At long last: the cultural wing of the London Olympic Games has its first tangible talking point. Anish Kapoor’s monument for the Olympic Park, the ArcelorMittal Orbit, was unveiled with no little sense of relief by Boris Johnson, the mayor of London, at an exuberant City Hall press conference. Finally we had something to look at, other than the dizzying procession of zeroes that attaches itself to the Games’ debit column whenever our attention wanders.
The mayor was in prime form. The conference was, even by the standards of this most jocular of authority figures, a light-hearted affair. Boris joshed with Anish, Anish shared a laugh with steel magnate Lakshmi Mittal, whose £16m has made the project possible, and the famously austere Tate director Sir Nicholas Serota, part of the committee that made the choice, was pictured in the accompanying literature in – gasp – an open-necked shirt and no tie.
This, contrasted with the air of solemnity and mild panic that afflicts most official discussions on the Cultural Olympiad, marked a striking and welcome change of tone. Johnson set the tempo with his grandiloquent attempts to describe Kapoor’s 115m-high tower a giant treble clef, a shisha water-pipe, a “super-sized mutant trombone”. Kapoor took all descriptions in good grace. The mayor went on to reveal the genesis of the project: he had approached Mittal, he said, in a chance cloakroom meeting at the Davos economic forum last year. Their conversation lasted 60 seconds. Wrong, said Mittal: more like 45.
OK, it was hokey stuff, but I liked it. It reminds us that the creation of art can be a haphazard business but that it is also sharply determined by material matters. Johnson was a man in search of a monument, so he hustled the man in charge of the world’s leading steel company. Mittal wants to raise his company’s profile, so he zeroes in on the most widely watched event on the planet. There was nothing fey about this transaction. The commissioning of culture can be a robust business, and that hasn’t changed since the time of Pope Julius II.
More importantly, Kapoor’s structure is something close to a masterpiece. True, it is not self-evidently beautiful. It doesn’t thrust into the sky with the elegant swagger of an Eiffel Tower. It doesn’t declare London to be the most important city in the world, nor its Olympics to be the most mind-blowing event of all time. It does the far more subtle job of removing some of the bombast from the enterprise. Its intentions are humble; but its significance is profound. This is a monument for a post-monumental age.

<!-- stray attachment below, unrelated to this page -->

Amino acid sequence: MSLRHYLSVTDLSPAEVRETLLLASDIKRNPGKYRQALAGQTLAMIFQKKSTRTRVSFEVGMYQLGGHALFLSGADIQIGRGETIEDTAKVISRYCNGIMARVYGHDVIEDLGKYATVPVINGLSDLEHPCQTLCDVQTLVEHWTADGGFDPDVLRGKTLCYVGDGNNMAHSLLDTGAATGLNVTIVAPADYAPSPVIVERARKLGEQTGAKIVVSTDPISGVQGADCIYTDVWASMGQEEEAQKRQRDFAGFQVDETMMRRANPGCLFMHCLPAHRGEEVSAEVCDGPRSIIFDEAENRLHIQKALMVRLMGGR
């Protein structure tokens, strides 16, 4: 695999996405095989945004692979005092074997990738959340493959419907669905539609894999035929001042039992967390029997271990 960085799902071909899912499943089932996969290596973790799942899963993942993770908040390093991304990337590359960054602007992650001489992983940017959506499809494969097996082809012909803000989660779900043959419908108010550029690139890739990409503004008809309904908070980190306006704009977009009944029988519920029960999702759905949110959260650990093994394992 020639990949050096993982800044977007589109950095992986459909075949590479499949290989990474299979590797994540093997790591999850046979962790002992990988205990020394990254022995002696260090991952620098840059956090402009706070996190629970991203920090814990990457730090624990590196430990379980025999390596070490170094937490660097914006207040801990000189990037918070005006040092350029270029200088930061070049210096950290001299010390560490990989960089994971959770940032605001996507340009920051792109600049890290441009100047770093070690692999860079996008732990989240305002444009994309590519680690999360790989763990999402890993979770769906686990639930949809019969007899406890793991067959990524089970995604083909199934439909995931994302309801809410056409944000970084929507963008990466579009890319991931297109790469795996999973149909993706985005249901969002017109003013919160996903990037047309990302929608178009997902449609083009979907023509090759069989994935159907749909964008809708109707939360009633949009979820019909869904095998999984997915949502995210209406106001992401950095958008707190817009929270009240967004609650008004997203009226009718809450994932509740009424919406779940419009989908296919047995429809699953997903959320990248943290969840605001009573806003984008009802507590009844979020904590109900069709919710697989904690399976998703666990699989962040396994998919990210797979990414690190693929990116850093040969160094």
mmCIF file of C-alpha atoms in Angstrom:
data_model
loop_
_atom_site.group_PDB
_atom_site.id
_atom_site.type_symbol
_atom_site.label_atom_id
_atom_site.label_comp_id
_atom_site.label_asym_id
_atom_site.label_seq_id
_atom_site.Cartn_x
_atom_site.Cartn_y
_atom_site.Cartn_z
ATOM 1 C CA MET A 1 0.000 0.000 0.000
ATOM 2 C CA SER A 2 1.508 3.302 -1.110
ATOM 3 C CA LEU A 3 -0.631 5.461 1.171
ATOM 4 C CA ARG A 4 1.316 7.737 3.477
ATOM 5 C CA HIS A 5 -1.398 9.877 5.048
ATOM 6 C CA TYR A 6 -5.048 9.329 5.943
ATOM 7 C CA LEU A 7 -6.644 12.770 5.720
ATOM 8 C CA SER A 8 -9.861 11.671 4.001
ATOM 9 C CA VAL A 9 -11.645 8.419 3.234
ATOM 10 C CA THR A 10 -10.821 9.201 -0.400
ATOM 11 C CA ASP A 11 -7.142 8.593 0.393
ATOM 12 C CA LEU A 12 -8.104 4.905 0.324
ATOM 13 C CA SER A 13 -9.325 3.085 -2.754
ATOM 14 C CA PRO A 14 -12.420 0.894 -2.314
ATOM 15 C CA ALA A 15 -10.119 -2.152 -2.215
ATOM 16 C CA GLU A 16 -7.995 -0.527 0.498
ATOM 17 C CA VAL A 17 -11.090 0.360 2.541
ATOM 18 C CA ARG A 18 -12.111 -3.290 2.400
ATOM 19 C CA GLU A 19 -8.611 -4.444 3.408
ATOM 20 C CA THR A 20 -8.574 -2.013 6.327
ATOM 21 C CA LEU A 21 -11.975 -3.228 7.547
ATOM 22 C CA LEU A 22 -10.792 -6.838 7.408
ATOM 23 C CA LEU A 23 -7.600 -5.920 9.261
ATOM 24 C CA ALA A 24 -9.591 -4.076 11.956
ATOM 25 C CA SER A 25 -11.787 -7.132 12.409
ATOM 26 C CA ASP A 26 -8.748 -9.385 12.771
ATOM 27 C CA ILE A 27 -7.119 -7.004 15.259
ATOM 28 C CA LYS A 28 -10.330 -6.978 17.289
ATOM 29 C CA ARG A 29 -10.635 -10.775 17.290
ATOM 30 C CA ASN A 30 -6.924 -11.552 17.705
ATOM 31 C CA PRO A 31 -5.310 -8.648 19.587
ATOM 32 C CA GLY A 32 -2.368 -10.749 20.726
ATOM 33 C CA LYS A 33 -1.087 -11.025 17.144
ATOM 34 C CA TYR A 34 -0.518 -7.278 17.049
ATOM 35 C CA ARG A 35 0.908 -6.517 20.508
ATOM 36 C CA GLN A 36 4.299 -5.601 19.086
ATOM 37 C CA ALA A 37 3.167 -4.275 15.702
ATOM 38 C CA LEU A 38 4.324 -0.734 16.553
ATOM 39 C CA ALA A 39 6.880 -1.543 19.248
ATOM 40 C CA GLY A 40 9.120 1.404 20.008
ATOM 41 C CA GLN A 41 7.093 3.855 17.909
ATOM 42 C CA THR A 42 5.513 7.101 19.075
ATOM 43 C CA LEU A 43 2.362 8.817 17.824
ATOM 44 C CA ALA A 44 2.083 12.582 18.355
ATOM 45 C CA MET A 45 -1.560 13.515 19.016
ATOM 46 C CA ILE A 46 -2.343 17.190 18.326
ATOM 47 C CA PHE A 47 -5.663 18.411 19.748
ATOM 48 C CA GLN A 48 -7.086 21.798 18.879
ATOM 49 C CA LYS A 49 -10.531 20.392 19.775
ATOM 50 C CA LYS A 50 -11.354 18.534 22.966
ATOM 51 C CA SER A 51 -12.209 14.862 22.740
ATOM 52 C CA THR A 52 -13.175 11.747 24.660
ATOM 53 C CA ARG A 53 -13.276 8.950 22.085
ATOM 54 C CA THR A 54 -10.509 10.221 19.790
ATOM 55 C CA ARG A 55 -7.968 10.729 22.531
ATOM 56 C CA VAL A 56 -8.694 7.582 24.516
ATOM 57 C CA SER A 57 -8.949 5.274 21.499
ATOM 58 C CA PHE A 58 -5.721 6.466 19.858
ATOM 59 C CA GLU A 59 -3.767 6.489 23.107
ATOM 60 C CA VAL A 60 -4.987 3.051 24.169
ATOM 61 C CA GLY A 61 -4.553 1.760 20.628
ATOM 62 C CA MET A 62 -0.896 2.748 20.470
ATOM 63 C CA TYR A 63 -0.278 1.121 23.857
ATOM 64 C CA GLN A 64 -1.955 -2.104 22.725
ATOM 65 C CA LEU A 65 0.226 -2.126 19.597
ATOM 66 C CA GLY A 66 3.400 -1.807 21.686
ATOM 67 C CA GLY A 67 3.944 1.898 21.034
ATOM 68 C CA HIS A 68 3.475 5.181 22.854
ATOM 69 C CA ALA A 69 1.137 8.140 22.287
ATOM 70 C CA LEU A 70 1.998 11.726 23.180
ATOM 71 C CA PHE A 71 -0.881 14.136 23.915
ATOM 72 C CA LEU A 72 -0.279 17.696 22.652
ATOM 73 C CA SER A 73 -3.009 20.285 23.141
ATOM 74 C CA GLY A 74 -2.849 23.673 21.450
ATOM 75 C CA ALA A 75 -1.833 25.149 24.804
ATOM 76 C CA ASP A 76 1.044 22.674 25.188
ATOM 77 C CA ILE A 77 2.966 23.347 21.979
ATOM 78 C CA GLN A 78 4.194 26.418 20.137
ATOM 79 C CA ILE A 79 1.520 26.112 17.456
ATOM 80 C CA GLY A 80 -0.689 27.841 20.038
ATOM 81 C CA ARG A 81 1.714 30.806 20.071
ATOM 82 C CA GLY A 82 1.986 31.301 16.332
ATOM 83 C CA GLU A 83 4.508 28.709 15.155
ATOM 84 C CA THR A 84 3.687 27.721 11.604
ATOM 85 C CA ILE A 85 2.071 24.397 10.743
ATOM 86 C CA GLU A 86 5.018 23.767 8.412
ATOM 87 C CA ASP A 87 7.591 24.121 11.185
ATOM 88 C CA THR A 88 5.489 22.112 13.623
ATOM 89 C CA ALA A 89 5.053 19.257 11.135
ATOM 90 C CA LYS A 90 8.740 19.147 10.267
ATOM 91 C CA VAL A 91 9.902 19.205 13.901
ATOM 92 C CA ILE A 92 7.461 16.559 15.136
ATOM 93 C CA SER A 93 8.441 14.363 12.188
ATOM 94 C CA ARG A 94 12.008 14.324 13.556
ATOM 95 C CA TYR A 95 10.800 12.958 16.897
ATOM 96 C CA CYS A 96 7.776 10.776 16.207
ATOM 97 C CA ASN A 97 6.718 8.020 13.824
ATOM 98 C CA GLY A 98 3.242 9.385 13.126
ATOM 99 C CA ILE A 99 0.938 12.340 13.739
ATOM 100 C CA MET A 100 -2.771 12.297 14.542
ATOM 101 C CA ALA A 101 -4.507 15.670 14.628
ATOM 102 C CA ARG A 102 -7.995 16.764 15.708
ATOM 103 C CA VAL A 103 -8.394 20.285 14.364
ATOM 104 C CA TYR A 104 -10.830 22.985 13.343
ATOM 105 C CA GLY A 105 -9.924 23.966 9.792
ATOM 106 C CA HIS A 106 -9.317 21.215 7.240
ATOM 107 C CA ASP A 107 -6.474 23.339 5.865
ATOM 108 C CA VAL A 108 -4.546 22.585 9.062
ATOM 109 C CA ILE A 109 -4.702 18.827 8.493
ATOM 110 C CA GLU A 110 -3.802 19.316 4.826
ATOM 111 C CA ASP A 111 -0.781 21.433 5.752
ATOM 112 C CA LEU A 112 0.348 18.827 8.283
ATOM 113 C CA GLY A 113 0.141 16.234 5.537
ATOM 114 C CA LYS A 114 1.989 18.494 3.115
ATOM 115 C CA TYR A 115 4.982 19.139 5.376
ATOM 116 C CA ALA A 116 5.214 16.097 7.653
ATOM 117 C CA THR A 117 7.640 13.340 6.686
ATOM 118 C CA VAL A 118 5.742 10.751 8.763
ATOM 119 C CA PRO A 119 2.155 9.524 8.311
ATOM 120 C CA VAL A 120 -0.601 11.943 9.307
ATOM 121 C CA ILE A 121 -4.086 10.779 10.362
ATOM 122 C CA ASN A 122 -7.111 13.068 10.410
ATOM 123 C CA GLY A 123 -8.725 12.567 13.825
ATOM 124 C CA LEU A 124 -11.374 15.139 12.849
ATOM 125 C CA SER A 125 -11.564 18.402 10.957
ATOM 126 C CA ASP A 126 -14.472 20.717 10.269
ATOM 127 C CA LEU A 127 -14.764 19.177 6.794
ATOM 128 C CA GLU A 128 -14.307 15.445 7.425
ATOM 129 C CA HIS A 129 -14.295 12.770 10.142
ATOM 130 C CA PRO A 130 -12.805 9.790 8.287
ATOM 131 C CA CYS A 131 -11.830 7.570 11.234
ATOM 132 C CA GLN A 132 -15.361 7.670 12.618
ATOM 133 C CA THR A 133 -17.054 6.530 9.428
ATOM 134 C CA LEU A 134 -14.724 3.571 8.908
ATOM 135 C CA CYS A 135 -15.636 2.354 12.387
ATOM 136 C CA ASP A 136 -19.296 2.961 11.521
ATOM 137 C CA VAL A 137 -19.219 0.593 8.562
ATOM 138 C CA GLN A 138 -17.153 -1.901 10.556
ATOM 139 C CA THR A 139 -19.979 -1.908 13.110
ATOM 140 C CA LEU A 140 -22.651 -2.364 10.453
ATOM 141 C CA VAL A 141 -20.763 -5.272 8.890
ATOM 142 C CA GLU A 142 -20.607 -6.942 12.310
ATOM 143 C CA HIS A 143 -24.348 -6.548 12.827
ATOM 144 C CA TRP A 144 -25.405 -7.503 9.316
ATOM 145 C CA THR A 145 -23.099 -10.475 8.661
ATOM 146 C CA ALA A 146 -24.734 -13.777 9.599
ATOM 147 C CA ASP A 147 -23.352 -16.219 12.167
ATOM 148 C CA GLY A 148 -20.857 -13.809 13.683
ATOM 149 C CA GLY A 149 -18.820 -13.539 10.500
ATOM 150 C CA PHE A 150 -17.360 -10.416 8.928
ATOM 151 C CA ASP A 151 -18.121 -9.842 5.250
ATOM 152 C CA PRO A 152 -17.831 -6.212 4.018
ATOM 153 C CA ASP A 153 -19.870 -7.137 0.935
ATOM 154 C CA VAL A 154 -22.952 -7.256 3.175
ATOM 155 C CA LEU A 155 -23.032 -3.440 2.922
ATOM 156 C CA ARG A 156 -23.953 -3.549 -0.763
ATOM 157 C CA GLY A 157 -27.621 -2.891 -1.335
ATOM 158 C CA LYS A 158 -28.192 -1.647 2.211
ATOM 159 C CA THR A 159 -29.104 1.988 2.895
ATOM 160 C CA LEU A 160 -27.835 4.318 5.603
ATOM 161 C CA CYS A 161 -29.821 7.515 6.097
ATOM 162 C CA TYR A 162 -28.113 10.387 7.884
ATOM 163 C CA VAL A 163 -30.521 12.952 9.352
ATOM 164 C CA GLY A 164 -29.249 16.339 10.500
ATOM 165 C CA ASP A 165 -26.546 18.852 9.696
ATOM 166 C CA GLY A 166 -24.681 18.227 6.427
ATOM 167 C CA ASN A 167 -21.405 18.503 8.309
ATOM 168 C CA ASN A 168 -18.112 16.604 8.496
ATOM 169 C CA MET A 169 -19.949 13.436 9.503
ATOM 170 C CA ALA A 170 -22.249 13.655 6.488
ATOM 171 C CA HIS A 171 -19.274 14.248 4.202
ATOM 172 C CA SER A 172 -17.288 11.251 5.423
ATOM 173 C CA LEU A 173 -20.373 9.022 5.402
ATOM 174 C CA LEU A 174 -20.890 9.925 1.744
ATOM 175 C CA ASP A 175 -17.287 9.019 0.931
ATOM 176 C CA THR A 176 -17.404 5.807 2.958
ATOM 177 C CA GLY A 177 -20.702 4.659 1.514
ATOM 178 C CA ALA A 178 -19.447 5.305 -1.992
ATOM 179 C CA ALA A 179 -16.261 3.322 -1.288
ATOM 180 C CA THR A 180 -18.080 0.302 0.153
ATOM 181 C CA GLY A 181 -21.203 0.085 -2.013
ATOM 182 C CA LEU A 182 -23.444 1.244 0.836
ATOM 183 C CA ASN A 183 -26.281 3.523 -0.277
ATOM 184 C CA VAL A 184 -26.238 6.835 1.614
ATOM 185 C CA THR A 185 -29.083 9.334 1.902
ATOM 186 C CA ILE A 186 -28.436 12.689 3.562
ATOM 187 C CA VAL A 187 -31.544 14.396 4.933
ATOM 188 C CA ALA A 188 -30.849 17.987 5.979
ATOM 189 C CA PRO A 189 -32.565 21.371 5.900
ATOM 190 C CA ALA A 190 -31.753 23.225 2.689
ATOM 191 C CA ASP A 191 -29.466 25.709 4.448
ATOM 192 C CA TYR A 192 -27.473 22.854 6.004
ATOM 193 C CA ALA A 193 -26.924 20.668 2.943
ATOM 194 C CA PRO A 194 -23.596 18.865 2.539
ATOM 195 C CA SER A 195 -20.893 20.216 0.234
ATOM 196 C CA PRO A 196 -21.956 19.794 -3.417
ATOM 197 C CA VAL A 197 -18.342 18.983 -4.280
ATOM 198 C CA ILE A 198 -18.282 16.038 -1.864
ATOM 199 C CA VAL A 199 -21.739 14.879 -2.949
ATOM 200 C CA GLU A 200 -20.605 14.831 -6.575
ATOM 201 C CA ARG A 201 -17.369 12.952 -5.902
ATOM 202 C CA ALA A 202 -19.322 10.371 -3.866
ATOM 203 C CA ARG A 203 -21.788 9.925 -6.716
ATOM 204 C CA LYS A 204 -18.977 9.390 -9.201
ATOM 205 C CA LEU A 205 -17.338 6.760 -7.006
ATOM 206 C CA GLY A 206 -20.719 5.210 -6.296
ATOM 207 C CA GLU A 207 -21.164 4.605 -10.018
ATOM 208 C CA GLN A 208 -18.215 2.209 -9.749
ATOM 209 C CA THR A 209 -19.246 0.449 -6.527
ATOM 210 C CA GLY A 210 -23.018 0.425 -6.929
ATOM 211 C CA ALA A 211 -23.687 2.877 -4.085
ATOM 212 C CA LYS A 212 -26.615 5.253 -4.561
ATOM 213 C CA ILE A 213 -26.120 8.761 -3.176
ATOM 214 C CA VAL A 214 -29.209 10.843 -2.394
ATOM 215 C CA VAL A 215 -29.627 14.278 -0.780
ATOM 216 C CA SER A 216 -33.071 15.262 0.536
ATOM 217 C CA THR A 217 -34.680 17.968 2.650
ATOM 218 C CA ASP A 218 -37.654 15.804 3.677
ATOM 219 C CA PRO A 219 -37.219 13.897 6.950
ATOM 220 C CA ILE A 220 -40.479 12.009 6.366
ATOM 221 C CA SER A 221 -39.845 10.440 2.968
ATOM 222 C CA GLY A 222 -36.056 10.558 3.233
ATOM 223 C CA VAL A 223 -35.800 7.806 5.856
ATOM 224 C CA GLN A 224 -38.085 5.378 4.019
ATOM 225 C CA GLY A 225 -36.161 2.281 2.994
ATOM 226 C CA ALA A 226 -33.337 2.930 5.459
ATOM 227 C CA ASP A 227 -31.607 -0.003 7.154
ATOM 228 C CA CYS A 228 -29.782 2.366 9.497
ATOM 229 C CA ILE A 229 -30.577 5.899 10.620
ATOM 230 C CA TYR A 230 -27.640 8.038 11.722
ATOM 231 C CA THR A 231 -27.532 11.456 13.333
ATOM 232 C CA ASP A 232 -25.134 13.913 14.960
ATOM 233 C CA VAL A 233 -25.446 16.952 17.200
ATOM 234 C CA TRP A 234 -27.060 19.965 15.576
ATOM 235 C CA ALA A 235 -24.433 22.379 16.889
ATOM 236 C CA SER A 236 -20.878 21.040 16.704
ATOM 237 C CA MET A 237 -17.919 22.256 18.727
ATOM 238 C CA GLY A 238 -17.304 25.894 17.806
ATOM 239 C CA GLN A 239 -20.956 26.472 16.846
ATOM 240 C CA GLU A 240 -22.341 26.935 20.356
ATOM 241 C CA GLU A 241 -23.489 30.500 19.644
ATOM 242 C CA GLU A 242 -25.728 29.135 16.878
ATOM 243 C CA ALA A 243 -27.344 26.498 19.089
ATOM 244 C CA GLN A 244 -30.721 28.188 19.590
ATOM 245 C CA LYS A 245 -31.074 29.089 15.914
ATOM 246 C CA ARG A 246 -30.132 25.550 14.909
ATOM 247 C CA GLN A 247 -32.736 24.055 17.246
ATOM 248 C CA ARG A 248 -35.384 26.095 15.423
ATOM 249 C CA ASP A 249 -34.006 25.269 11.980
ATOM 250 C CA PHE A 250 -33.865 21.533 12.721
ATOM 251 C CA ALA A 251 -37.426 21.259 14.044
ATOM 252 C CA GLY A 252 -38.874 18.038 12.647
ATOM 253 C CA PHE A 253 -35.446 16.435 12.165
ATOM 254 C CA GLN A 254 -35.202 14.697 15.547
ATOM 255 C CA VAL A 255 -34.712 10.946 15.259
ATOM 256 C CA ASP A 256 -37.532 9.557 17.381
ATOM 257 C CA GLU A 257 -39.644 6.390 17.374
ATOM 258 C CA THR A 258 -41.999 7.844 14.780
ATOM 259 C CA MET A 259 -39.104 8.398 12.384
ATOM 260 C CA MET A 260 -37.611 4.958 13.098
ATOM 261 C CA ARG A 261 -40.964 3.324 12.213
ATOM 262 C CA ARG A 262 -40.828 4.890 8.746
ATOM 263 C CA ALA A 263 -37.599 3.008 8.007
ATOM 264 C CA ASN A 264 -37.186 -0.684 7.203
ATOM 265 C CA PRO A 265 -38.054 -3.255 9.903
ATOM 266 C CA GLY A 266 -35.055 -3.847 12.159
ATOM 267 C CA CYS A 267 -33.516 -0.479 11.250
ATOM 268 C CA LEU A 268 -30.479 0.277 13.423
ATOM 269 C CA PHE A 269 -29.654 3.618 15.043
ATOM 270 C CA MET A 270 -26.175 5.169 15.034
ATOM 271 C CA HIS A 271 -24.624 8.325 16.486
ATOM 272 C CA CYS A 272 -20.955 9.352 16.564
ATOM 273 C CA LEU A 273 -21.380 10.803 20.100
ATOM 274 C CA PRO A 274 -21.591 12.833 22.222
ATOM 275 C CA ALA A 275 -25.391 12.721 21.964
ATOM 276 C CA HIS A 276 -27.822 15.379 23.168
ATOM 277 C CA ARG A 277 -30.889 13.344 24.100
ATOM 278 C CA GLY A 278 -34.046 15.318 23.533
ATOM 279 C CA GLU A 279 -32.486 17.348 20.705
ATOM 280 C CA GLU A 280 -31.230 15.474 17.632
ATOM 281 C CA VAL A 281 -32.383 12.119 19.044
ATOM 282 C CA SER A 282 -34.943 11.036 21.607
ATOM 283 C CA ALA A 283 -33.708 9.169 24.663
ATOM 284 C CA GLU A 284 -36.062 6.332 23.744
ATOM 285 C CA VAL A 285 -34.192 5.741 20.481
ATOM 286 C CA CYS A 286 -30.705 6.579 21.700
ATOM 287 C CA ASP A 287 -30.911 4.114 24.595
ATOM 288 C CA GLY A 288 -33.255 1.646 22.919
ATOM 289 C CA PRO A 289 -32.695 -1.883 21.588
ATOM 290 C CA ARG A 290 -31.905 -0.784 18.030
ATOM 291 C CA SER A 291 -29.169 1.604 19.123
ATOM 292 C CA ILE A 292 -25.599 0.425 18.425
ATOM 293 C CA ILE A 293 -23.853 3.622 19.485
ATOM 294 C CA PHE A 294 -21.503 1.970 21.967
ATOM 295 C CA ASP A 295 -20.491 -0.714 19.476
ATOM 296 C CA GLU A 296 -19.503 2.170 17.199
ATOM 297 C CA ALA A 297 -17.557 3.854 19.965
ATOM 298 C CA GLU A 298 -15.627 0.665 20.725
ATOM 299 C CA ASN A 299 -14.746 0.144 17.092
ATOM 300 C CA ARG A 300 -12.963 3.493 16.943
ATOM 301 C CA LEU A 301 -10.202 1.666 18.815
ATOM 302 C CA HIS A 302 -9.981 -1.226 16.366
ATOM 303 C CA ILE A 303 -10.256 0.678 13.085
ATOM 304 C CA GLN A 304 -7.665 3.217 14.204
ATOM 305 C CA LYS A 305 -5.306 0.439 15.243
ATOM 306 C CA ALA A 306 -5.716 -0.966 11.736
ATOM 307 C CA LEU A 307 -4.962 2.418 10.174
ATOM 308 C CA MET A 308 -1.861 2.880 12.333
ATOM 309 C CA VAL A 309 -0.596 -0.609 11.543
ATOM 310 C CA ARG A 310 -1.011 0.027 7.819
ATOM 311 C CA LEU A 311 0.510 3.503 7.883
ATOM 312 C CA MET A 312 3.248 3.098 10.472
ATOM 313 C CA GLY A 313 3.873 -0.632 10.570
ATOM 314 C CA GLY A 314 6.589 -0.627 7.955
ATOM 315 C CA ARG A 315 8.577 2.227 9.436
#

The Orbit’s principal theme, said Kapoor, was instability. That in itself is a radical statement of intent. Of course we Londoners know that we live in an unstable city. Yes, its multiculturalism is to be admired. There is, still, in our hyperlinked and superfast world, a residue of gentleness and tolerance among its inhabitants that occasionally defies belief. But all London’s qualities are finely balanced against its shortcomings, its daily acts of aggression, violence and pettiness. Those too are palpable, in the shortest of tube journeys across town. And we scarcely need reminding that the attacks of 7/7 occurred as we basked in the glory of having been awarded the Games just 24 hours earlier.
The Orbit gives us a physical impression of that instability. It winds and twists with bewitching insistence. It demands a multiplicity of viewpoints so that we can make sense of it; that we approach it, go through it, climb it, and drink cups of tea from its viewing platforms. It needs to be engaged with. In that sense, it is anti-iconic. Icons were created by the Orthodox church to render metaphysical truth in two dimensions. The Orbit does the opposite: it makes meaning less tangible, more slippery.
The Orbit is a remarkable companion piece to Antony Gormley’s “One & Other” installation on Trafalgar Square’s fourth plinth last year. Gormley, who was also on the shortlist for the Olympic project, wanted to provide an “open space of possibility” in an area that has in the past unquestioningly celebrated the nation’s military triumphs. His theme was transience, and the shifting nature of personal identity.
“One & Other” was also a post-monumental monument. Together with the ArcelorMittal Orbit, they are works that resist simple definition, and embrace the complexity of our time. But it is especially bold of London to use the occasion of the Olympic Games, an event that is besotted with the sound of its own voice, to launch a spatio-philosophical enquiry bang in the heart of the action.
But that is what is meant by leaving a cultural legacy: the remnants of the Games should be a deep and long-lasting questioning of who we are. And that is why art is fundamentally different from sport. The blue-riband event of the Olympics, the 100-metre sprint, is all over in fewer than 10 seconds. Kapoor’s monument is forever. He needed to provide the forthcoming Games with an intelligent counterpoint to their vainglorious couple of weeks in the sun, and he has succeeded admirably.